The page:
Researchers Warn of a Dangerous Raspberry Robin Worm Targeting Windows Users

Windows users need to be aware of a Raspberry Robin worm being spread via USB devices.

A relatively new kind of Windows worm, known as Raspberry Robin, has been spreading from victim to victim across Europe, mainly via USB devices. Red Canary intelligence analysts initially discovered this worm in September 2021, and have warned Windows users of its potential threat to their devices.

USB Devices Are the Main Target of Raspberry Robin

The main vehicle of transfer for the Raspberry Robin worm is USB devices. An infected device will show the victim a .LNK file upon insertion, which infects the device through the command prompt via the creation of a msiexec process (known as msiexec.exe). A BAT file is also present in infected devices, which contains two commands.


Two additional Windows tools are being exploited by Raspberry Robin: fodhelper.exe and odbcconf.exe. While both are executable files, the former is used to manage Windows features, while the latter is used for the configuration of ODBC (Open Database Connectivity) drivers. Leveraging these three different files allows Raspberry Robin to be less easily detectable. This malware also uses TOR exit nodes to communicate with the rest of its ecosystem, which also makes it trickier to spot.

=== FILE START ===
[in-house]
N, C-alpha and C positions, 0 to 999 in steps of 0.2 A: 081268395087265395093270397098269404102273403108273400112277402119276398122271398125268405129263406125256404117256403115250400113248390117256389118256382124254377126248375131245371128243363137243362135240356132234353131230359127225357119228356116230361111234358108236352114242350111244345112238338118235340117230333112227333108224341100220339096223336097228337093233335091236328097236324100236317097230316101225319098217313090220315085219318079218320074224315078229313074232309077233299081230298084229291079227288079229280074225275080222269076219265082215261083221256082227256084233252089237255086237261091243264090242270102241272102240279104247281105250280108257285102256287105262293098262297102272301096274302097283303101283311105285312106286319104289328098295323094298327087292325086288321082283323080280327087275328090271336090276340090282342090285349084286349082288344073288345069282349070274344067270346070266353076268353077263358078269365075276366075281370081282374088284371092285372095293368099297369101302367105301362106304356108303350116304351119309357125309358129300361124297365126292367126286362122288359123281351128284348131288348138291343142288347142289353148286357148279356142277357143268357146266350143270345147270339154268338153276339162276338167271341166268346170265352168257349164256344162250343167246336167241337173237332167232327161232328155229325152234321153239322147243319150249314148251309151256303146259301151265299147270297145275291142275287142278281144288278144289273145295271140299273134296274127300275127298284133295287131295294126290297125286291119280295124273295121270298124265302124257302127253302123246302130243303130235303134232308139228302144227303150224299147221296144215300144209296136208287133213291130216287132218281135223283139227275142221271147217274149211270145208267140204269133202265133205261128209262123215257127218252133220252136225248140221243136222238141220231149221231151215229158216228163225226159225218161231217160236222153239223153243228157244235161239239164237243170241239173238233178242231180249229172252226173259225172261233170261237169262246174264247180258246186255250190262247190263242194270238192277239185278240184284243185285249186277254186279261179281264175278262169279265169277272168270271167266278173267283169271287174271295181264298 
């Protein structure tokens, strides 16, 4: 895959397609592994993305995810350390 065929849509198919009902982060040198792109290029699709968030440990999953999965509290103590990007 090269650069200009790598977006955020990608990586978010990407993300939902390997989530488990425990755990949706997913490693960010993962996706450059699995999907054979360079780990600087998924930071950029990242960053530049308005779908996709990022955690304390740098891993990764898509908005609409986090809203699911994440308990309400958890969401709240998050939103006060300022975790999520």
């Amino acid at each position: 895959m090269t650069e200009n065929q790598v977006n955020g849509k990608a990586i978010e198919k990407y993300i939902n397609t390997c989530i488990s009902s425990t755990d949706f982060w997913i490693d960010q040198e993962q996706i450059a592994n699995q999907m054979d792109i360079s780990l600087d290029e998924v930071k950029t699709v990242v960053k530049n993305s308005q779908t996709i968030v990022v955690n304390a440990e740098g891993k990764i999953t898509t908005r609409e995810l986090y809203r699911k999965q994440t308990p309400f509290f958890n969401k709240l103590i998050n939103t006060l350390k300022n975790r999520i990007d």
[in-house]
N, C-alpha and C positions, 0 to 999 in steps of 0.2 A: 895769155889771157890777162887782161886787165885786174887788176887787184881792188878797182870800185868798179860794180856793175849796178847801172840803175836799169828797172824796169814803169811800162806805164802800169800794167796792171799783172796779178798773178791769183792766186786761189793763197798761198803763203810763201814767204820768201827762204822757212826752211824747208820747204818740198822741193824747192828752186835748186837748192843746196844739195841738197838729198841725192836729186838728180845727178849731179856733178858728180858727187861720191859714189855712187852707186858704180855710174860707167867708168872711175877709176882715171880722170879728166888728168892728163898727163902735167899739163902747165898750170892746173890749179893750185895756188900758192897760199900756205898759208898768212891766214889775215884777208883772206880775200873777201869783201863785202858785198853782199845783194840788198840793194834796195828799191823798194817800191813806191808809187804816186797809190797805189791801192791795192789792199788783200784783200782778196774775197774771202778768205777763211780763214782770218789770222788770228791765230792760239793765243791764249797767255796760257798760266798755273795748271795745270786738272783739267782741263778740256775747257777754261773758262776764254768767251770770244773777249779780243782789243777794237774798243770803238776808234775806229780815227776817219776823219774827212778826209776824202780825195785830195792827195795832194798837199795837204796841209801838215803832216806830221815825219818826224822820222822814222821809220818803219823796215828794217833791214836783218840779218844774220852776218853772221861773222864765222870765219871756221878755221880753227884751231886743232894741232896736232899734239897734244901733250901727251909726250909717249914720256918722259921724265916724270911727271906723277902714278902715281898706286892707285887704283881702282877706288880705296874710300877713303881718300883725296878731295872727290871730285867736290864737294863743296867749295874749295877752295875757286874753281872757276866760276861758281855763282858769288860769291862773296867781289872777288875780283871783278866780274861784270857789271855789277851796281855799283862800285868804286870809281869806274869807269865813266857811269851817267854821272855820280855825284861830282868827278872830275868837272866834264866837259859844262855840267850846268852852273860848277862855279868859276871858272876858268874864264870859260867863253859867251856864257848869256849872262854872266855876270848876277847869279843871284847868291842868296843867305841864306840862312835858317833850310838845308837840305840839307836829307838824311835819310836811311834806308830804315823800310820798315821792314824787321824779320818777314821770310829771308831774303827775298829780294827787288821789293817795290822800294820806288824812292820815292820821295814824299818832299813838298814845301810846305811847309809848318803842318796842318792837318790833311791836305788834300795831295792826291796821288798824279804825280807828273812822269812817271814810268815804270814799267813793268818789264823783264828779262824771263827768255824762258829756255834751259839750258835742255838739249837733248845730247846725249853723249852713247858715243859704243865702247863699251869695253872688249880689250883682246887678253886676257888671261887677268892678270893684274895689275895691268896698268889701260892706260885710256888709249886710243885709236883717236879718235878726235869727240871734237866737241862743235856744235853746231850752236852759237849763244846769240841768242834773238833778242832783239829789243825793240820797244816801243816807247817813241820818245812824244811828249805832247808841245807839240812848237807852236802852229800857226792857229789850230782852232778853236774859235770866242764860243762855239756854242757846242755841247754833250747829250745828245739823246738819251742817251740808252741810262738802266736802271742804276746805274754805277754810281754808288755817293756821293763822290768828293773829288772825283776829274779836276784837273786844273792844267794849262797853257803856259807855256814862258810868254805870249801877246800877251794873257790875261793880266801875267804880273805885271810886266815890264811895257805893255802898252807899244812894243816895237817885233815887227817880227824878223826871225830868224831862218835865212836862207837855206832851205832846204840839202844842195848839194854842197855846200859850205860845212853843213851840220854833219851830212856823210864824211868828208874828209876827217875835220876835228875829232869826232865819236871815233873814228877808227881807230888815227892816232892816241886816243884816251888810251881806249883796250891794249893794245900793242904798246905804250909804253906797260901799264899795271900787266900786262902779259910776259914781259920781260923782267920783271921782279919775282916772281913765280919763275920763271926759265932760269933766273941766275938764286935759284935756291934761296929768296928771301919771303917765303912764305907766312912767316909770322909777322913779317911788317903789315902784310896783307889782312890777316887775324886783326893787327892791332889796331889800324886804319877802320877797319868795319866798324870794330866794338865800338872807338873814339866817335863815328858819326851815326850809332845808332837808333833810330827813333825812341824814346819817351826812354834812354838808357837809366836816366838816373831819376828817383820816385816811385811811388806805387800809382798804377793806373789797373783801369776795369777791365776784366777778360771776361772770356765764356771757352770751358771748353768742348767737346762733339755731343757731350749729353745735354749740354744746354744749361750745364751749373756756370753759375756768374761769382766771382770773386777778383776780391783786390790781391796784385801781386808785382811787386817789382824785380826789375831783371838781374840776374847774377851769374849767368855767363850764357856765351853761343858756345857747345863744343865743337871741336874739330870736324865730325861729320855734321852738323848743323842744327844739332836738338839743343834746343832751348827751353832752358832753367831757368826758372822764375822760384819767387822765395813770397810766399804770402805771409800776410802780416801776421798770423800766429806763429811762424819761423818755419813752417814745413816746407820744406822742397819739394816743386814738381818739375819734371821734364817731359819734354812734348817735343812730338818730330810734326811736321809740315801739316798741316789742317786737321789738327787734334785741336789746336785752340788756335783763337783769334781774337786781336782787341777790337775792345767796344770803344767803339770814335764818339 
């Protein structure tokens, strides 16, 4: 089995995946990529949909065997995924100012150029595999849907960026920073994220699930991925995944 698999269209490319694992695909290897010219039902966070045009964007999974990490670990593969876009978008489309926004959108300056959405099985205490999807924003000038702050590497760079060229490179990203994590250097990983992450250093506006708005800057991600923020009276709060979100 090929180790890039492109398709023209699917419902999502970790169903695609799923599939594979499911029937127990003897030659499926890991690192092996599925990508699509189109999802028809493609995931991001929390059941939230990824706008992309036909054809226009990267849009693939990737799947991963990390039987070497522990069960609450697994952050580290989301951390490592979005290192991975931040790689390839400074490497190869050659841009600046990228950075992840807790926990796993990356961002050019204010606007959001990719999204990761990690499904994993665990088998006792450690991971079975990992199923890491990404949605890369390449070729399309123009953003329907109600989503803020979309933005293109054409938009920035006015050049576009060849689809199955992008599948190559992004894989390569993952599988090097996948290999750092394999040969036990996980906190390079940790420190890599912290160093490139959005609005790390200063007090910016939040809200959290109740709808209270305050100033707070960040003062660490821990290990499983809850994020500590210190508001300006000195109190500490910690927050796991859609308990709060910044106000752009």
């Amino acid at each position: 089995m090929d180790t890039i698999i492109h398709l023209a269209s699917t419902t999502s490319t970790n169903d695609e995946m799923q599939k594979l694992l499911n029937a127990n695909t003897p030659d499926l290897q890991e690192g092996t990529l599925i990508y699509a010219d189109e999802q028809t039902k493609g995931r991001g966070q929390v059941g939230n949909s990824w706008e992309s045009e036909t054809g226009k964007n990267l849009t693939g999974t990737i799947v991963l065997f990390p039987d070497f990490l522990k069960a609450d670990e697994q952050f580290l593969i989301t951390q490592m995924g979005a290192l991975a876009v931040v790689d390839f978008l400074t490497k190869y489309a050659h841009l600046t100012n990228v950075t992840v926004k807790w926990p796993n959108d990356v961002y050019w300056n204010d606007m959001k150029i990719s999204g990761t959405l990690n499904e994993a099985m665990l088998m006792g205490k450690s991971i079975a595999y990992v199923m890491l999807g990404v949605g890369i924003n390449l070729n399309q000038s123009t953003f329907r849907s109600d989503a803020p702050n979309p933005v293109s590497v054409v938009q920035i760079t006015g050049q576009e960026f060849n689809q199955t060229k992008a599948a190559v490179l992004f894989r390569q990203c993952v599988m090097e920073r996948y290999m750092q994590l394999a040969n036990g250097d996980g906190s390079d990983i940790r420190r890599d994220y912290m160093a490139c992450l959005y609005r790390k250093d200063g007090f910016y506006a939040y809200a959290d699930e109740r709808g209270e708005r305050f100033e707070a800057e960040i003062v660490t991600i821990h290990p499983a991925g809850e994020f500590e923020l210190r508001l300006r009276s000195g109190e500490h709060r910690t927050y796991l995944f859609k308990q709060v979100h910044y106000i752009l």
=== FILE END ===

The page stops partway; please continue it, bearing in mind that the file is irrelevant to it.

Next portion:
QNAP NAS Devices Also a Raspberry Robin Target

Compromised QNAP NAS (Network-Attached Storage) devices are also exploited in the Raspberry Robin infection process, wherein the attacker uses HTTP requests that contain the victim’s user and device names after the .LNK file is downloaded. The worm uses a malicious DLL (Dynamic-Link Library) from a compromised QNAP device to gain access to and control over one’s system. QNAP devices have been exploited by attackers in the past for various reasons, particularly malware infection.

There’s Still Lots More to Learn About Raspberry Robin

Raspberry Robin targets Windows users specifically, and hundreds of devices have already been affected. At the moment, it is still not known how Raspberry Robin spreads from one USB drive to the next, which is a concern in terms of infection mitigation. In a post on the Red Canary Blog, the company claims that they are dealing with “several intelligence gaps” around this wave of Raspberry Robin attacks, including the overall intention of the malware’s operators.

Be Wary When Inserting USB Drives Into Your Computer

Raspberry Robin’s dynamics and objectives are still not totally understood, which makes it harder for us to determine the true purpose and future of this malware. Windows users must therefore be vigilant about the USB drives that they choose to insert into any of their devices.

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